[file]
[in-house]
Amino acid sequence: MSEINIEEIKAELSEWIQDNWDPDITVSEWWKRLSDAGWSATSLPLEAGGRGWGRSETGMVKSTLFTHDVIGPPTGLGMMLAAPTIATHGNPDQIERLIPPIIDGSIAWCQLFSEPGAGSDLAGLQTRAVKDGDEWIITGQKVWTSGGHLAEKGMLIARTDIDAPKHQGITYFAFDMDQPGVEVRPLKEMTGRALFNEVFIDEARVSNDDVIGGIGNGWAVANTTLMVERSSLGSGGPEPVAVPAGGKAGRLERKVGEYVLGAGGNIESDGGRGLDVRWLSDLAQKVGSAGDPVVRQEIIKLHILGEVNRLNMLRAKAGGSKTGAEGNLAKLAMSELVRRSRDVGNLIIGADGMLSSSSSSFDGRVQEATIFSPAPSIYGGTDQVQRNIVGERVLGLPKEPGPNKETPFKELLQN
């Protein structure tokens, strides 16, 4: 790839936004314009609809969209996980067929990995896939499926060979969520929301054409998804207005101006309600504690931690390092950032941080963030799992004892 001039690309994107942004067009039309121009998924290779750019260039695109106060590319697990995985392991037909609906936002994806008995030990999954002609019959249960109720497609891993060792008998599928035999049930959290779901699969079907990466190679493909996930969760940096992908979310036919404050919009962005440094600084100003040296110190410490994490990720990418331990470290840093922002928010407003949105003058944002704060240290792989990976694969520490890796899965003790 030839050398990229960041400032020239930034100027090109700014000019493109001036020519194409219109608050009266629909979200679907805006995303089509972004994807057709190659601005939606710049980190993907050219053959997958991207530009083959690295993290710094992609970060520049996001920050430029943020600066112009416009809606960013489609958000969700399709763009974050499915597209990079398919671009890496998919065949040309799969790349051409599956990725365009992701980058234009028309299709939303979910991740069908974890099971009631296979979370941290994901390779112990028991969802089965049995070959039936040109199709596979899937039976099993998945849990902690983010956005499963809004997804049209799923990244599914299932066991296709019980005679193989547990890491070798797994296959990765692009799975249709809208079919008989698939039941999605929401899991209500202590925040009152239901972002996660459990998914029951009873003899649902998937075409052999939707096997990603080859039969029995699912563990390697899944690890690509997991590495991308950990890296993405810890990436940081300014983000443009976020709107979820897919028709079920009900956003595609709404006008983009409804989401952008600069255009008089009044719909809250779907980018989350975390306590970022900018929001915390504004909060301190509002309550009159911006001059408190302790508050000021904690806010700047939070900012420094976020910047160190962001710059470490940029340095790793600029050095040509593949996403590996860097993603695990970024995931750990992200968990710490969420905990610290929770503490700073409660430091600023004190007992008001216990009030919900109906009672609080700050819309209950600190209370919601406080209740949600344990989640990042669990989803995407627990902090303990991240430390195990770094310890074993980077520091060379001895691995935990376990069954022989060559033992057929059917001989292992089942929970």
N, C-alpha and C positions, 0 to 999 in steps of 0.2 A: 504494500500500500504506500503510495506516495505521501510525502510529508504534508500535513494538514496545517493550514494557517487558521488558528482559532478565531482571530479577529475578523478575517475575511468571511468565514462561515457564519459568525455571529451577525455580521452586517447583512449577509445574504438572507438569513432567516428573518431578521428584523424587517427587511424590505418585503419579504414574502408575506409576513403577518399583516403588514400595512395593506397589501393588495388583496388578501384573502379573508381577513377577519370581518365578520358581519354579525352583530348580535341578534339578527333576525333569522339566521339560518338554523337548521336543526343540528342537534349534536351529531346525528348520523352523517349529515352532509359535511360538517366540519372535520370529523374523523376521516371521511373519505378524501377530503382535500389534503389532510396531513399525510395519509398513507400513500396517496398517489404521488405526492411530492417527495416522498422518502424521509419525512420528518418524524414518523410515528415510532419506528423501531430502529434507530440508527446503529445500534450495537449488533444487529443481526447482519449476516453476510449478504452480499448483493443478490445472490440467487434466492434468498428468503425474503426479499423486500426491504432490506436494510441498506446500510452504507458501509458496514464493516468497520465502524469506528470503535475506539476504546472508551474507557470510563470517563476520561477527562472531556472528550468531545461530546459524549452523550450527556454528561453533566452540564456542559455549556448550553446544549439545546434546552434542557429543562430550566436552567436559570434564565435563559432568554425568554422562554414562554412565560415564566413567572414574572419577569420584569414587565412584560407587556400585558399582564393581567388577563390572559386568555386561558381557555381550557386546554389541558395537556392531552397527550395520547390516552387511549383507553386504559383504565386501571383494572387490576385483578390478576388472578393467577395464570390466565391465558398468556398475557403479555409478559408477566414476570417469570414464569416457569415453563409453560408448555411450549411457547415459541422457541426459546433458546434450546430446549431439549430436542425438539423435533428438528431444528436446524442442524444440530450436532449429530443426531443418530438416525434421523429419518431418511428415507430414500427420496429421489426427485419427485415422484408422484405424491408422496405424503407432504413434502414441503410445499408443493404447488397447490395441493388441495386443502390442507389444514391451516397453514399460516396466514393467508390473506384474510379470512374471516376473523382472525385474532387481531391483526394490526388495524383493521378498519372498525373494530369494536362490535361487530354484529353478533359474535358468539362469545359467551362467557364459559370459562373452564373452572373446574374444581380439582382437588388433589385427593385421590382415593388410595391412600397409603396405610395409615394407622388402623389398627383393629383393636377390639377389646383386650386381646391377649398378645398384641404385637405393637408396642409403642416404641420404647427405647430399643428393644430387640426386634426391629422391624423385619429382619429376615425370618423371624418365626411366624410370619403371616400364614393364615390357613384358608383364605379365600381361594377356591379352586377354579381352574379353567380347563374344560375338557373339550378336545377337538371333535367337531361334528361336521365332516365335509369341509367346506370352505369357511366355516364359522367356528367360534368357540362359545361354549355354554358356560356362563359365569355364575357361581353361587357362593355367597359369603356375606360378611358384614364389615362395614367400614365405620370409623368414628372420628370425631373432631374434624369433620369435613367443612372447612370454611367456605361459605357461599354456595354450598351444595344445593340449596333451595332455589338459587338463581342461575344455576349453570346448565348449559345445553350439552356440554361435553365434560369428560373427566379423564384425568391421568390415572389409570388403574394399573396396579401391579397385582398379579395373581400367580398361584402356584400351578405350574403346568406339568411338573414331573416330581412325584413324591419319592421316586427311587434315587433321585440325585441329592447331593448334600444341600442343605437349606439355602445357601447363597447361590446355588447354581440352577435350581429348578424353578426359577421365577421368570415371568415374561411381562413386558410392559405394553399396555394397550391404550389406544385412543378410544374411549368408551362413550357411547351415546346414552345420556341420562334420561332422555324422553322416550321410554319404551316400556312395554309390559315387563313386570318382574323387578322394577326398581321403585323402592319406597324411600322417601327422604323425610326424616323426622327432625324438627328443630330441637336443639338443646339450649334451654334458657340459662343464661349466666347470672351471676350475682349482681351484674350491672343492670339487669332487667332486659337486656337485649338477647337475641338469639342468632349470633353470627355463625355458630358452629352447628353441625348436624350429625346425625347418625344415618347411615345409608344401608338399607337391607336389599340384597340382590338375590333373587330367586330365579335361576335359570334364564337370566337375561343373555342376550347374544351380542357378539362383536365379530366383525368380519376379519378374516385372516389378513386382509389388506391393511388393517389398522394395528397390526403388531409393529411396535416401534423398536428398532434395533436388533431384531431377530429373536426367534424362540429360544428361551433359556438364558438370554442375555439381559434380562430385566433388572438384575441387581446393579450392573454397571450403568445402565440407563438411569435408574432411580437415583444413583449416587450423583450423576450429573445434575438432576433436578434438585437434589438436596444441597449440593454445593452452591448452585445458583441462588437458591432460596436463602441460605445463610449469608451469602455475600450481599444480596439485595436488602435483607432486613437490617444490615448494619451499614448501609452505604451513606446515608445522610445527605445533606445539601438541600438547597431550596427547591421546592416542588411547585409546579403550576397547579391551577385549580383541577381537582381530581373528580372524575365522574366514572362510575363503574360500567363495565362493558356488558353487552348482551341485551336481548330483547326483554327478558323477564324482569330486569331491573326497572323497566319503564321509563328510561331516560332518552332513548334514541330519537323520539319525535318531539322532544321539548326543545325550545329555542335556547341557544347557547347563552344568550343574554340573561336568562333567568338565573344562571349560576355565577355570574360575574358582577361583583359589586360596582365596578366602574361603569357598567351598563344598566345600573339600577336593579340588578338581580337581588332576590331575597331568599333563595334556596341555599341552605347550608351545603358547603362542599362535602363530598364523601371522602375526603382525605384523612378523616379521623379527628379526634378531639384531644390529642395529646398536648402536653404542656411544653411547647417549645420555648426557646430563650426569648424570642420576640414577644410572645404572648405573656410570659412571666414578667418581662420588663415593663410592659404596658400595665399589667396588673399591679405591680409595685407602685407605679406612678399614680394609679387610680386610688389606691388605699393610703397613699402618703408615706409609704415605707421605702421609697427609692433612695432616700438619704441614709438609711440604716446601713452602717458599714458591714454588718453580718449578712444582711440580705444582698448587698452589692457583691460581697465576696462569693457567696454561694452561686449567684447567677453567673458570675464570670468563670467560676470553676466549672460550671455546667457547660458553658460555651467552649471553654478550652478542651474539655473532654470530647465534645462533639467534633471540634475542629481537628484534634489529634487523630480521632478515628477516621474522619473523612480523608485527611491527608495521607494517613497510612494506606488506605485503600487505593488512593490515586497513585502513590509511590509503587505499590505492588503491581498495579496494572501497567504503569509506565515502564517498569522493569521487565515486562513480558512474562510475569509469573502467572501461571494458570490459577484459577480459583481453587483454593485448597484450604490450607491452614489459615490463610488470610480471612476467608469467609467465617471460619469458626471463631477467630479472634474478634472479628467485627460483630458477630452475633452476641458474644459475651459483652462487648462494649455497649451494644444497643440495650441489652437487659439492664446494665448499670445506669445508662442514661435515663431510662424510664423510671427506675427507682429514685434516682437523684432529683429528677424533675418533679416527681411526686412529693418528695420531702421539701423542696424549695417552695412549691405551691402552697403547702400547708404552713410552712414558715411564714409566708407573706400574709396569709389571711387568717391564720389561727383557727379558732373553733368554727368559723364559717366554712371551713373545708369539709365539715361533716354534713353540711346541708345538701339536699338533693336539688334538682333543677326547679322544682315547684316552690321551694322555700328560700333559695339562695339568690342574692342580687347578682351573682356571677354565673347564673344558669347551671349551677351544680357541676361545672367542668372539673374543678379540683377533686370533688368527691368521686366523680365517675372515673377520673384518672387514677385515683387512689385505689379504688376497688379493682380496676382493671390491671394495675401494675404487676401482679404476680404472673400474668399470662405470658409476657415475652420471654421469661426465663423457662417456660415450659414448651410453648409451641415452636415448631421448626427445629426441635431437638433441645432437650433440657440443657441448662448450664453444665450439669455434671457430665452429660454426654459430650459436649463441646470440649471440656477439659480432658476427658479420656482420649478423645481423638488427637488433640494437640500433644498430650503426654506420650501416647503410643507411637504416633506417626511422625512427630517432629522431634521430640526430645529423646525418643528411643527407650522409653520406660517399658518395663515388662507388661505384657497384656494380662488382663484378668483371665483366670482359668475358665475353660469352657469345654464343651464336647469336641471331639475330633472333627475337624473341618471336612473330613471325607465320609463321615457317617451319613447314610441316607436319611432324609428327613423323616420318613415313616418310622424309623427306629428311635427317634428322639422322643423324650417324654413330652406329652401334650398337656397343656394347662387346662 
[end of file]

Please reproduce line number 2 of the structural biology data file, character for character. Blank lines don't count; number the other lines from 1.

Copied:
Amino acid sequence: MSEINIEEIKAELSEWIQDNWDPDITVSEWWKRLSDAGWSATSLPLEAGGRGWGRSETGMVKSTLFTHDVIGPPTGLGMMLAAPTIATHGNPDQIERLIPPIIDGSIAWCQLFSEPGAGSDLAGLQTRAVKDGDEWIITGQKVWTSGGHLAEKGMLIARTDIDAPKHQGITYFAFDMDQPGVEVRPLKEMTGRALFNEVFIDEARVSNDDVIGGIGNGWAVANTTLMVERSSLGSGGPEPVAVPAGGKAGRLERKVGEYVLGAGGNIESDGGRGLDVRWLSDLAQKVGSAGDPVVRQEIIKLHILGEVNRLNMLRAKAGGSKTGAEGNLAKLAMSELVRRSRDVGNLIIGADGMLSSSSSSFDGRVQEATIFSPAPSIYGGTDQVQRNIVGERVLGLPKEPGPNKETPFKELLQN